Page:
Rio Constantino

I am taking care of a dead cat. Her name is Exxon, after the oil company, and she first came into my life as a preserved specimen for a class in vertebrate anatomy. She was a big fat calico with black and brown fur, at least before we removed her skin, and my lab partner suggested the name so we wouldn’t feel bad as we cut her open. We were just about finished exposing the muscles of Exxon’s flank when the Metro Manila lockdown was first announced.

The class was advised to take our cats home for self-study. So, I did. Exxon arrived home wrapped in a cheesecloth, two plastic garbage bags, and a canvas sack, and she’s been in our garage ever since.

Among the first concepts taught in vertebrate anatomy is homology. See, two structures are homologous if they have shared ancestry. As species evolve and branch into different lineages, new structures arise from pre-existing forms, often resulting in similarities hidden from first glance. Consider the bones of a bat’s wing and the human hand. Externally the two look nothing alike. But peel away the overlying muscle and you see both structures share bones arranged in a similar manner, albeit modified in shape and size. The bat’s distant ancestor, working with the same material which gave rise to the human hand, extended the digits to slender rays that could support a new wing membrane.

Dissection and comparison allow biologists to apprehend previously opaque relations in a new light. Similarly, this pandemic exposes our old way of living to glaring view. Why are essential workers, out of options after the suspension of public transport, walking miles to work? It makes no sense. When the national government failed to find an answer, some citizens took the initiative and organized bike-sharing communities online, where bikers could lend their bikes to frontliners. To their credit, these communities made sense of the crisis by helping strangers in need.

What the pandemic has put on trial is not humanity in general, but the system which failed to contain it. Quarantine broke the pattern of daily life. In so doing, it revealed what was questionable about our old normal. Do we really need so many cars? Why are so many threatened more by joblessness and loss of income than the possibility of infection? World leaders talk of economies and continued growth. What is positive GDP growth worth if, during crises, so many people are left to fend for themselves?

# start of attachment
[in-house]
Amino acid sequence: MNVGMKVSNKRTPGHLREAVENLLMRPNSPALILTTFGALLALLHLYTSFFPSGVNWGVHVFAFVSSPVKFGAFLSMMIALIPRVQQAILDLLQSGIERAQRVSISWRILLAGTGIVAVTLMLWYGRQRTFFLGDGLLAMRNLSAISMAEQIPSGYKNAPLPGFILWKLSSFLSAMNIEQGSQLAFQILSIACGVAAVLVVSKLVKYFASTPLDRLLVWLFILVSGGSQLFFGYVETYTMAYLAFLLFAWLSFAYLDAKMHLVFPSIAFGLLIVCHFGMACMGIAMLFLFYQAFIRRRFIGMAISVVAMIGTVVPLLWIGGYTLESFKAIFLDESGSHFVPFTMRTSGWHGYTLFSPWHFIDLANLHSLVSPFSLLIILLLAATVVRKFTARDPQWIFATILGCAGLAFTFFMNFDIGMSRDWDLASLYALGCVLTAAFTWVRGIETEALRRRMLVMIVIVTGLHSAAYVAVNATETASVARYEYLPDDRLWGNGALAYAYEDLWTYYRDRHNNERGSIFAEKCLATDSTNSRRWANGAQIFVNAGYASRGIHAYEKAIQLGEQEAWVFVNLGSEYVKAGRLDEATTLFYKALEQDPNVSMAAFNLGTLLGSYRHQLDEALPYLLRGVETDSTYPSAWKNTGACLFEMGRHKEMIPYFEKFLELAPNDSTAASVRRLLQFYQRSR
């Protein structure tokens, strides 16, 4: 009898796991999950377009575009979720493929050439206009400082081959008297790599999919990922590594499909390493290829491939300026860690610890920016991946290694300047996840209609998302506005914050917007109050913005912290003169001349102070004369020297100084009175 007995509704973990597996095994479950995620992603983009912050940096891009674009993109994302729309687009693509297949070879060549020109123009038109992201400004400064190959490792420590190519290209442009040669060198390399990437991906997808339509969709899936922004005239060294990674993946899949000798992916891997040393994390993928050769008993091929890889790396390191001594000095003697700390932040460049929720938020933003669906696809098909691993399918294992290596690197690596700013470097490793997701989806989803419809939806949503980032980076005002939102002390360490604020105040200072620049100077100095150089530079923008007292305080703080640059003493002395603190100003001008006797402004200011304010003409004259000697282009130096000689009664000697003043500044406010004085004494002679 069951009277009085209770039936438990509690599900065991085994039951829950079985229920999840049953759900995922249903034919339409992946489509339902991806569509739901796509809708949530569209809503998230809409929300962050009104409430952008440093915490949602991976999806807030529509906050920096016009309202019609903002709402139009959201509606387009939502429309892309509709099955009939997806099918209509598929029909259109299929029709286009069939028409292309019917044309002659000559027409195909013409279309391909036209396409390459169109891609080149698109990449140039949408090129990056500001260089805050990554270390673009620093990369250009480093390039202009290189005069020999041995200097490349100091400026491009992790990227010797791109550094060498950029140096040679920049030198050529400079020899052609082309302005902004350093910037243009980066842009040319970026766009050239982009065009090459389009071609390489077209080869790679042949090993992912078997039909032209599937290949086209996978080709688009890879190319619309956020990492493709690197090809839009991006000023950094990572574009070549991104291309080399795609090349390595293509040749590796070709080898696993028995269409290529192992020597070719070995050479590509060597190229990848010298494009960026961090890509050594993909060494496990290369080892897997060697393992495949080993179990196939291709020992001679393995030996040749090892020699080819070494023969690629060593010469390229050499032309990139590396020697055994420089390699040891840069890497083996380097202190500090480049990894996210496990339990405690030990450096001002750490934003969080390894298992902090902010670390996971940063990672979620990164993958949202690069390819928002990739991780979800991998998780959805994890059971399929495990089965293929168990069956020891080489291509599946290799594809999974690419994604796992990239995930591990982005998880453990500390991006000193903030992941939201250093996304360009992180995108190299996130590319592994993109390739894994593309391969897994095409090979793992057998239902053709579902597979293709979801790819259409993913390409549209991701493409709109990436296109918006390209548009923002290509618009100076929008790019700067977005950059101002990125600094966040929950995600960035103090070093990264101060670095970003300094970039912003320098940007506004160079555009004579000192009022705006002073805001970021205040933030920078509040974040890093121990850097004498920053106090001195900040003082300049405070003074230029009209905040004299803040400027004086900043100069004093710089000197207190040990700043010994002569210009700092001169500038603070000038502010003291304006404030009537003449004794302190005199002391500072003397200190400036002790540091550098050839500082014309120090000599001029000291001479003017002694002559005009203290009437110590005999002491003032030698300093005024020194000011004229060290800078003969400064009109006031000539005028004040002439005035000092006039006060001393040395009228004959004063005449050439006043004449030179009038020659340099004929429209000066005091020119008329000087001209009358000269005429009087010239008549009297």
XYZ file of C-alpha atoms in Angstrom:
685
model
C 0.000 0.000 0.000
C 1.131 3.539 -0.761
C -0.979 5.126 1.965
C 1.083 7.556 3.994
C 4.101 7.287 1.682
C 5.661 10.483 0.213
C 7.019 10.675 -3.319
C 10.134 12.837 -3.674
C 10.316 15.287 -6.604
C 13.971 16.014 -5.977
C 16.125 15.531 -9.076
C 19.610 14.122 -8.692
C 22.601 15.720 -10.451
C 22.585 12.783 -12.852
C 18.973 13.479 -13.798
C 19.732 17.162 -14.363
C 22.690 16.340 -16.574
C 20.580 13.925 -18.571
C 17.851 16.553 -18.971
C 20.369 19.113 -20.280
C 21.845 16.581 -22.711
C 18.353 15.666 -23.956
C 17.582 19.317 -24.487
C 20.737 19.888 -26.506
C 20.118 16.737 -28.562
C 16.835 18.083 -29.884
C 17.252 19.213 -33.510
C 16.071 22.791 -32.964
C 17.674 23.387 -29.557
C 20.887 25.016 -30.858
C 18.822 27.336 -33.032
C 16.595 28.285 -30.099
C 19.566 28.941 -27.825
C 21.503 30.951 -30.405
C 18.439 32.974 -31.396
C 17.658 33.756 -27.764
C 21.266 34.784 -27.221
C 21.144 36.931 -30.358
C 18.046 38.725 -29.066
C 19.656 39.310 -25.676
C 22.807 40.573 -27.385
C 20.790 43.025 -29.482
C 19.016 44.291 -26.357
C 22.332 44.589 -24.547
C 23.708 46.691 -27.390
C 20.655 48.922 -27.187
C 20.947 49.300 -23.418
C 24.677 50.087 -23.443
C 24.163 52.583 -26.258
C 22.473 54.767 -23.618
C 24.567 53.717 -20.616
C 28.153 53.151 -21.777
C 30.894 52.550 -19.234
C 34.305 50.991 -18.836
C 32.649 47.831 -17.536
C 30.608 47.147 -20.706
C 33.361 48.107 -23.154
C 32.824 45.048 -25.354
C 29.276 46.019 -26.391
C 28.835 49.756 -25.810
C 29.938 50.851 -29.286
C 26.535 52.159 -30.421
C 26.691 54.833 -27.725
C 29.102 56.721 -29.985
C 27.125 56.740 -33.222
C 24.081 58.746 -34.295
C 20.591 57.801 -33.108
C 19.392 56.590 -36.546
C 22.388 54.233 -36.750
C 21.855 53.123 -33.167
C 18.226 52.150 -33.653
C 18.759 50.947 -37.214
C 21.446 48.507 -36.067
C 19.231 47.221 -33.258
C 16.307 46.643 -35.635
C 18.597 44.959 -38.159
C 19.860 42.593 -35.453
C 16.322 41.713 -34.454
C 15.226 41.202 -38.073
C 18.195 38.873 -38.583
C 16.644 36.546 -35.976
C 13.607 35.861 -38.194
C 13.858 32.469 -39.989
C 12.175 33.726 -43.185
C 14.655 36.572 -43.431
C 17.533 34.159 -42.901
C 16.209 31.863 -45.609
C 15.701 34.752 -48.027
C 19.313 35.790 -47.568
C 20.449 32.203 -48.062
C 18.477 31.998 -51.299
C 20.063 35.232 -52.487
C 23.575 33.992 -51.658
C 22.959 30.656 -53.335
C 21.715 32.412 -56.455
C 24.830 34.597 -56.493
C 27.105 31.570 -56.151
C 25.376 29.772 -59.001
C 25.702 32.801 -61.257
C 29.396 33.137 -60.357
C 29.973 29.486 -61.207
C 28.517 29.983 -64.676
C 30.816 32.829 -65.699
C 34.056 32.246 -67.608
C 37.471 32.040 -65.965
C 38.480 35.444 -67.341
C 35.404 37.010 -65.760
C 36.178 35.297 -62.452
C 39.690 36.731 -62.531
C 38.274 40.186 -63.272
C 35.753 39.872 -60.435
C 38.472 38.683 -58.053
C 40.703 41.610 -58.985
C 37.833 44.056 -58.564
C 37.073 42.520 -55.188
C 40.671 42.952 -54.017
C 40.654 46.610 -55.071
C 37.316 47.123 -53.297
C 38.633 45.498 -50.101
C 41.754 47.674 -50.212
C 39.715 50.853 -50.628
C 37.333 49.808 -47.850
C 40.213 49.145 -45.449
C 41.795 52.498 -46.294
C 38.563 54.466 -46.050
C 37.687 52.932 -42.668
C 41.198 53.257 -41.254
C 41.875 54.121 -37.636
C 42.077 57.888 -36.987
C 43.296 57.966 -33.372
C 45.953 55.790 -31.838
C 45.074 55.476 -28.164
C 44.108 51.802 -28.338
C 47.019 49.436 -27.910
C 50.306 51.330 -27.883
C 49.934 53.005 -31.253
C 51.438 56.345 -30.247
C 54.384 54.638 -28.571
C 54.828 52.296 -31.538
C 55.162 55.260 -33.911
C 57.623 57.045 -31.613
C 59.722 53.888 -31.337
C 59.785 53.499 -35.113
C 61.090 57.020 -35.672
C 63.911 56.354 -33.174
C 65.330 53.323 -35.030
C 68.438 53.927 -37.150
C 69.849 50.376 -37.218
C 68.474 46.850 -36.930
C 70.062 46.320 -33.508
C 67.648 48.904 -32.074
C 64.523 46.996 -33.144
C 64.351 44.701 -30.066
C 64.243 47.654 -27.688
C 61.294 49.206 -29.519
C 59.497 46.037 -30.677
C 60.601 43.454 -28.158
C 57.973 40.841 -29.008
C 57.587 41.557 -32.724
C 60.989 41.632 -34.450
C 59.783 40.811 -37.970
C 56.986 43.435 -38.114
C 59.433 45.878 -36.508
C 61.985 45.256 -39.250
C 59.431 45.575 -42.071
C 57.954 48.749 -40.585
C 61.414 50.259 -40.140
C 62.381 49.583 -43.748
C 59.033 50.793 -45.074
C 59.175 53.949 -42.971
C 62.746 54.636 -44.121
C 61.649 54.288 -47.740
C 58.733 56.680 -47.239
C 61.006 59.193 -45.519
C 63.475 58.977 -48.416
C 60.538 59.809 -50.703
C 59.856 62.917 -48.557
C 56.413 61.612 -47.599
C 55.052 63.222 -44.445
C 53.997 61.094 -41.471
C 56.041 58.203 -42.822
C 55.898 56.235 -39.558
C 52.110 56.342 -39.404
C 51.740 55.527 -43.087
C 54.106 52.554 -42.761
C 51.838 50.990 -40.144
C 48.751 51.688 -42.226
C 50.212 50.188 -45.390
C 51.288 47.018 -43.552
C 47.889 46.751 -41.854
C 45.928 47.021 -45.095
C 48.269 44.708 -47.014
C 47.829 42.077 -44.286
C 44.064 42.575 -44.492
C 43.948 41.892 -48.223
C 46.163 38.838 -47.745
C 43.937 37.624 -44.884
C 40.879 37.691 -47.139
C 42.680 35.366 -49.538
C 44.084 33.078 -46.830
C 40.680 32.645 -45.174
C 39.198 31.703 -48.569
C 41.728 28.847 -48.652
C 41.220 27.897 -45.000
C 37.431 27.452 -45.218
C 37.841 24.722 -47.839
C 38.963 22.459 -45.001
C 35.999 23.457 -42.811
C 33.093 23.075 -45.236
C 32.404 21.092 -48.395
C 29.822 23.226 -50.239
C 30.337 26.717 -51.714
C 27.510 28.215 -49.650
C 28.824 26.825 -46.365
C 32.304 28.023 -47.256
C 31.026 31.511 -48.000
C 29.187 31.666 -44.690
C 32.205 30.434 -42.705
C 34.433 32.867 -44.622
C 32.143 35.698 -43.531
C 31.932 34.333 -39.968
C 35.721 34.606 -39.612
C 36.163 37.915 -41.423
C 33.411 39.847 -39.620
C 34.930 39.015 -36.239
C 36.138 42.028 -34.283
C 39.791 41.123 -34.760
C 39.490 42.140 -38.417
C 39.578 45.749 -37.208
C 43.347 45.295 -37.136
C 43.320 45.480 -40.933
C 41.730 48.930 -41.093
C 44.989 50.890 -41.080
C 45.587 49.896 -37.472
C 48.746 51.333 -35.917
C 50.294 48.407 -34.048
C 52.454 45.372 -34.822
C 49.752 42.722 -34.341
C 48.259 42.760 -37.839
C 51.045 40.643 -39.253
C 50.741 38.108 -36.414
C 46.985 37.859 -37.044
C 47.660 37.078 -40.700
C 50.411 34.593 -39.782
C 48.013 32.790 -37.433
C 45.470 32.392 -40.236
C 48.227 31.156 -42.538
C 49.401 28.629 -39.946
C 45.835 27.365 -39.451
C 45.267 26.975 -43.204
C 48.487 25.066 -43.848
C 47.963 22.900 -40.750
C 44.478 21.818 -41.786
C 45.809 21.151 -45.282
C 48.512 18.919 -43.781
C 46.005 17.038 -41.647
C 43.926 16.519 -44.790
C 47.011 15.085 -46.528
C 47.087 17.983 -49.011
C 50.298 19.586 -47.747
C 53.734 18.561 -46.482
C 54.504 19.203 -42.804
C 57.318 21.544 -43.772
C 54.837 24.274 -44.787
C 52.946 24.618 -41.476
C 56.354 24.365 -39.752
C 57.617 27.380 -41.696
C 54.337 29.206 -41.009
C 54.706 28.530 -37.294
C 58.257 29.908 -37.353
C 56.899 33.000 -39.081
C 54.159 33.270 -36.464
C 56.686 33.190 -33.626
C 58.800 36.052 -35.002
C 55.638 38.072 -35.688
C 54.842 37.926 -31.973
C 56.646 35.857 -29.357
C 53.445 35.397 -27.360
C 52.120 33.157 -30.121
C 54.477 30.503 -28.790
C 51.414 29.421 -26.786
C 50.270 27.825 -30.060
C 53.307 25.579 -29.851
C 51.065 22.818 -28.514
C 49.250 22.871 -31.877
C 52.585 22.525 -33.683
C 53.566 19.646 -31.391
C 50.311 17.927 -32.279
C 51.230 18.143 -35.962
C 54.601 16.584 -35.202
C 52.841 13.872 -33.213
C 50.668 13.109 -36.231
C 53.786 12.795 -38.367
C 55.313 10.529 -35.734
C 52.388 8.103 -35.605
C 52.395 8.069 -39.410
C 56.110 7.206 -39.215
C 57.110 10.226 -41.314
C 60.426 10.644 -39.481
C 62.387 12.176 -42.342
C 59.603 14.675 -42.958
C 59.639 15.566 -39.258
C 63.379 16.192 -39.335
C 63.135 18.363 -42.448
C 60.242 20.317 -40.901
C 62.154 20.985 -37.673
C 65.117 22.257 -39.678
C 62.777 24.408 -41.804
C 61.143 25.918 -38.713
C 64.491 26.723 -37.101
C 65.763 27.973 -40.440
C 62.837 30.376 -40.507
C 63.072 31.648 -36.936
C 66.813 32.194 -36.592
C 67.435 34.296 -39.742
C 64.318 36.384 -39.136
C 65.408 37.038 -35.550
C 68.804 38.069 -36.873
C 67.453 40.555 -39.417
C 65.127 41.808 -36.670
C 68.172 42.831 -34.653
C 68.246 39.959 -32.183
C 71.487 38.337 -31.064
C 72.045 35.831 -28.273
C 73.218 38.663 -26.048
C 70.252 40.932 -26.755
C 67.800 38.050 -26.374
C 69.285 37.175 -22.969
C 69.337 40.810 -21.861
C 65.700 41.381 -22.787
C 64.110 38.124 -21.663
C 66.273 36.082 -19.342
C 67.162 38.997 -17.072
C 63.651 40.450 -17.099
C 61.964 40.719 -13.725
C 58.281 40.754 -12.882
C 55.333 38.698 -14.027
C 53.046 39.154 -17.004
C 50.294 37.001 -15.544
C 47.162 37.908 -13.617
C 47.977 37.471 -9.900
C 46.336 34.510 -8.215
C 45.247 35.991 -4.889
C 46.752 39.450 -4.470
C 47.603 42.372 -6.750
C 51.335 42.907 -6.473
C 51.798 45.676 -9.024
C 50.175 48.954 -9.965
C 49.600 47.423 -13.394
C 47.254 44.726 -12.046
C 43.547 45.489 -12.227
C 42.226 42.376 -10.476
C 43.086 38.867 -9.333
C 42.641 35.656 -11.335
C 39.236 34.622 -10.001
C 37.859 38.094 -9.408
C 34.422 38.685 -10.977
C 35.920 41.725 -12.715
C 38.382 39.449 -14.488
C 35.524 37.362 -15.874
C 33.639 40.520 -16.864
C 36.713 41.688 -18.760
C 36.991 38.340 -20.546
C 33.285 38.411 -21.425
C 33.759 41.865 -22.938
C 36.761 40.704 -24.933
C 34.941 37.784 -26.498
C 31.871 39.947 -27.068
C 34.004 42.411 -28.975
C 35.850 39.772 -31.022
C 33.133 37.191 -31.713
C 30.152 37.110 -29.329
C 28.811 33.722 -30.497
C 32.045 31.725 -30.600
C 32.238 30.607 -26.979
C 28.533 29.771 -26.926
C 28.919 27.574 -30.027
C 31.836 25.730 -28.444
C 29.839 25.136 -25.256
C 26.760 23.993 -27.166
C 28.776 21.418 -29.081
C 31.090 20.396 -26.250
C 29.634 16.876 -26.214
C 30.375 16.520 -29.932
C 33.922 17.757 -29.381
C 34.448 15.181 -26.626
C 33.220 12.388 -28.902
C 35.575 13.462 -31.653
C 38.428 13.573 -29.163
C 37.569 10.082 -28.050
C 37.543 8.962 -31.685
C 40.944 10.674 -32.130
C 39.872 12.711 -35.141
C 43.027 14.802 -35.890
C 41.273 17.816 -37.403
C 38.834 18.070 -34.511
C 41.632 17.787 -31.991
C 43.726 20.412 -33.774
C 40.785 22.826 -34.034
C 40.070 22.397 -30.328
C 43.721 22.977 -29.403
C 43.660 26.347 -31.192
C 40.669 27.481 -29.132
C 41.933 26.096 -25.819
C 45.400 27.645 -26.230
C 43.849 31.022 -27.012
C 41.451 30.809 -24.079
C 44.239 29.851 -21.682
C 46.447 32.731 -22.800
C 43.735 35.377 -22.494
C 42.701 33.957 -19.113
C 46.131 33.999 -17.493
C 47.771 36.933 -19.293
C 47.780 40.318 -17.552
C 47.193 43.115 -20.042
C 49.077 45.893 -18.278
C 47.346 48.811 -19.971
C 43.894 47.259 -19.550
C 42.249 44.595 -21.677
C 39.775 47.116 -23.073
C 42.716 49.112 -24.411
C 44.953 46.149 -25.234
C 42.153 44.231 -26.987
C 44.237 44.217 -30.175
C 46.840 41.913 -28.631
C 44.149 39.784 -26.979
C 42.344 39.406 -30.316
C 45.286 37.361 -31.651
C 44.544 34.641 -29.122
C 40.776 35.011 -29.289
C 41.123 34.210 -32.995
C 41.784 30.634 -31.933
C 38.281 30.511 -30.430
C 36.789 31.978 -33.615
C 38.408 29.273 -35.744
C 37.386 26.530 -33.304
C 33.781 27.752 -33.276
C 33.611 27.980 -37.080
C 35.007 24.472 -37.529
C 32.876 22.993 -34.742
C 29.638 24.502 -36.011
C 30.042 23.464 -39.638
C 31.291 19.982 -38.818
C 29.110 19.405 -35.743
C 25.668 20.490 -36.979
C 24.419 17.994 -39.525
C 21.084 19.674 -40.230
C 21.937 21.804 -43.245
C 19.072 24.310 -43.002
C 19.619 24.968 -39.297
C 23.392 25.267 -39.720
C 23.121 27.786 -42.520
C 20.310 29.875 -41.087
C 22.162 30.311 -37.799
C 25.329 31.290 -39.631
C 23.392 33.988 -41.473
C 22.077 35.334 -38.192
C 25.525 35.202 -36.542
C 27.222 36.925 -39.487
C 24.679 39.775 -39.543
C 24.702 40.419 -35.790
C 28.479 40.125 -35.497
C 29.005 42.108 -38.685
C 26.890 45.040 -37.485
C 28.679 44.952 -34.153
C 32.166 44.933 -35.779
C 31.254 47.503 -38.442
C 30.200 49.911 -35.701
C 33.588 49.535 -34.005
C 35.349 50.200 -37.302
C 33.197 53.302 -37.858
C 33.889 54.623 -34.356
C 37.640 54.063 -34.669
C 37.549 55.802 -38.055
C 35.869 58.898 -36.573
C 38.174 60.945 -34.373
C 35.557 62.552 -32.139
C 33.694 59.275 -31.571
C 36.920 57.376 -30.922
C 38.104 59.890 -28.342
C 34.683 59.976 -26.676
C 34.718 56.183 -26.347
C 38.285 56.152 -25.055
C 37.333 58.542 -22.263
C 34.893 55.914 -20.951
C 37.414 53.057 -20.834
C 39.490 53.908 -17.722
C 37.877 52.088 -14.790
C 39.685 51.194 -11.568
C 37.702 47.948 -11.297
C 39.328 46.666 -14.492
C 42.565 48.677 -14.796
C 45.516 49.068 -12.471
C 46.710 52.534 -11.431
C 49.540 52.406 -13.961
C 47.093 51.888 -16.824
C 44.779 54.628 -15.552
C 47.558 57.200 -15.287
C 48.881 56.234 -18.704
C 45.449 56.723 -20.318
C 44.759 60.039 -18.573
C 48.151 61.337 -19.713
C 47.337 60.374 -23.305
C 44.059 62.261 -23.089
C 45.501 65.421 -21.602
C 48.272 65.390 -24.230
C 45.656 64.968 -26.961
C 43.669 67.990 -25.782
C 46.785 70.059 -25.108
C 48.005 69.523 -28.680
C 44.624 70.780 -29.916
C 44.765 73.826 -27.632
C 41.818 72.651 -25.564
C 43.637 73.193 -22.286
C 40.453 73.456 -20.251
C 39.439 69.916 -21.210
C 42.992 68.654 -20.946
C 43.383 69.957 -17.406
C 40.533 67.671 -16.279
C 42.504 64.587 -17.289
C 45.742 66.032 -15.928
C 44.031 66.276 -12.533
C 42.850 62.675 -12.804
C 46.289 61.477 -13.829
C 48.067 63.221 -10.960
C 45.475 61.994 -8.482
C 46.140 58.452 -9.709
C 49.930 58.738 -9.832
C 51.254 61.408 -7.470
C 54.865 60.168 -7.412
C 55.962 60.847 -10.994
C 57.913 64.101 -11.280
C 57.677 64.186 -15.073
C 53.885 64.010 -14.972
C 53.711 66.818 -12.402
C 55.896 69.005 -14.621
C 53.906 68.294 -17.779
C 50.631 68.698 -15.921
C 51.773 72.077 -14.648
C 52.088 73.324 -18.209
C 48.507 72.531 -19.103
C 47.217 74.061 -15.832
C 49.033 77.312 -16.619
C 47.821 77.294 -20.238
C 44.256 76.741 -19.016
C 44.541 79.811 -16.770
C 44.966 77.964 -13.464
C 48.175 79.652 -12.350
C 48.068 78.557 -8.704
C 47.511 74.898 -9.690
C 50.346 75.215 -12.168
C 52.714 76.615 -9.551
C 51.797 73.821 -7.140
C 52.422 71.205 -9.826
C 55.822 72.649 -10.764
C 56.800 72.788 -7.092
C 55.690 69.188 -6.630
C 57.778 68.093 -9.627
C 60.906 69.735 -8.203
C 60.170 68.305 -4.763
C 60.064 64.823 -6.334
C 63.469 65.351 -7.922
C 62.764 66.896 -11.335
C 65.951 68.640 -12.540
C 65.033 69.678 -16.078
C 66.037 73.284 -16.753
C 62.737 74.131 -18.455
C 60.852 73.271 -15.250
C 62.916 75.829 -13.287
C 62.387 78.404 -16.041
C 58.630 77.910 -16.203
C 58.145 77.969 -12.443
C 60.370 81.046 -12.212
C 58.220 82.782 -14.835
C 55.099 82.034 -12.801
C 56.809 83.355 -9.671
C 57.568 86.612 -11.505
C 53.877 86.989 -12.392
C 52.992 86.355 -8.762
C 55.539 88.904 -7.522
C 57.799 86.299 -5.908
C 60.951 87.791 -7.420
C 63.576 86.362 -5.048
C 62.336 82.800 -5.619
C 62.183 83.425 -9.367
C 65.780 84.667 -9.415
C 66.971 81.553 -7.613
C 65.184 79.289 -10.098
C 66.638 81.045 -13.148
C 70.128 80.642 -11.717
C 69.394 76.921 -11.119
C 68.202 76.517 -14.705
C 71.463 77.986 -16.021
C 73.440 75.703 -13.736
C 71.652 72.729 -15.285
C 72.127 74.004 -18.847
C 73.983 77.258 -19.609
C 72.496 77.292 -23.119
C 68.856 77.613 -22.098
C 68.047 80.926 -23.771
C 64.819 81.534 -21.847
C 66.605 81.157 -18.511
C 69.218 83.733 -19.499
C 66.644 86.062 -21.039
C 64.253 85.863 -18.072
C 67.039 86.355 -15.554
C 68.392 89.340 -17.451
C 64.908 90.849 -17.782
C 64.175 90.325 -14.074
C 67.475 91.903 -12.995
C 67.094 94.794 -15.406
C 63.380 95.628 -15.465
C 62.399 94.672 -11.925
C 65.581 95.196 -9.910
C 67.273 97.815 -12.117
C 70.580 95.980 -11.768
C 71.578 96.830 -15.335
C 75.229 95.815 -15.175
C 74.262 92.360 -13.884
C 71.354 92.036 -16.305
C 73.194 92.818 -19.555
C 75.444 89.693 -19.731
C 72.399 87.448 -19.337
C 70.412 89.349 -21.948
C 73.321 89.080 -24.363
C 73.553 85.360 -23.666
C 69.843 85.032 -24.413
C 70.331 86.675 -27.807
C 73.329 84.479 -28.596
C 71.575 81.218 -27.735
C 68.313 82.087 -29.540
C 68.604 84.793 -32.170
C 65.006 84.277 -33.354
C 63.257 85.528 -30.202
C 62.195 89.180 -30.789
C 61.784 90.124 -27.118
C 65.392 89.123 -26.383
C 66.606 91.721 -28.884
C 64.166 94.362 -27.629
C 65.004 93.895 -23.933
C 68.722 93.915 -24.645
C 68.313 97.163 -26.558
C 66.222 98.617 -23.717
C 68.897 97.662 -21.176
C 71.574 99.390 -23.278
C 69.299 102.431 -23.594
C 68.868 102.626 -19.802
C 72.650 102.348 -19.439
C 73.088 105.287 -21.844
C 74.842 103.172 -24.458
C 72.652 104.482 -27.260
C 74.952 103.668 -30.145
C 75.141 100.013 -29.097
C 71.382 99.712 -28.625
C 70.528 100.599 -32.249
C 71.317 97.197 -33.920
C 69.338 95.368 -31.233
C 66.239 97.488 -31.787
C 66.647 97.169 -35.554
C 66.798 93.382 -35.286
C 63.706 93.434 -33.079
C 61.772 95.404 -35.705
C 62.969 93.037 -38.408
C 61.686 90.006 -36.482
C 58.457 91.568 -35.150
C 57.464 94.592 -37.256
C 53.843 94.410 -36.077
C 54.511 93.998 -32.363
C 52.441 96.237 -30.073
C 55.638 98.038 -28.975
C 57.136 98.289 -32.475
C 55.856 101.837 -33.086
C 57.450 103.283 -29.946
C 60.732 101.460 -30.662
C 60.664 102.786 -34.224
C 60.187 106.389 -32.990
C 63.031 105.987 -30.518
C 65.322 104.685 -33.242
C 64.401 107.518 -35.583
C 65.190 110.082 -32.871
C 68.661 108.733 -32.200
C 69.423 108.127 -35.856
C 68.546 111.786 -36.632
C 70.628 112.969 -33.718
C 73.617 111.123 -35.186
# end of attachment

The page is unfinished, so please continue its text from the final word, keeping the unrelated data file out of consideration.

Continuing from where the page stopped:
Last April 3, the Radio France Internationale reported a statement by Rob Jackson, chair of the Global Carbon Project, predicting CO2 emissions in 2020 could fall to their lowest level since World War II. It sounds big, until you realize that what could be the biggest drop in CO2 levels for more than half a century means, at most, a 5% decrease in current emissions. And even if CO2 emissions fell significantly during the pandemic, what happens after, should all the grounded planes return?

Nobody wants quarantine to last any longer than it has to. Everyone has a vision of the life they want to go back to. Having a stable job, being able to reunite with family, going out with friends. However, at the same time, it has become increasingly clear we cannot just return to our old normal. The pandemic has exposed, even sharpened, inequalities that pervaded our old way of life, highlighting contradictions untenable on a sustainable planet.

I want to finish dissecting this damn cat. Anatomy is the gateway to my other classes. How will I understand taxonomy without knowing the structures which define disparate species? How will I study ecology and conservation without anatomical understanding of the animals in dire need of help? I’d be a bodyguard who doesn’t the know the face of the man he’s trying to protect.

At the same time, I’m living in the time of COVID-19. Old assumptions no longer hold true. In my desire to continue studying, I assumed the Metro Manila lockdown would last two weeks at most. The result has been this absurd cat that’s been in the garage for over a month.

How to make sense of our conjuncture? Which path leads forward? The world has changed. Overcoming this pandemic does not mean a return to business as usual, but to witness and embrace the solidarity of communities which have responded to the crisis with empathy and kindness. Therein lies an answer towards a just and healthy future.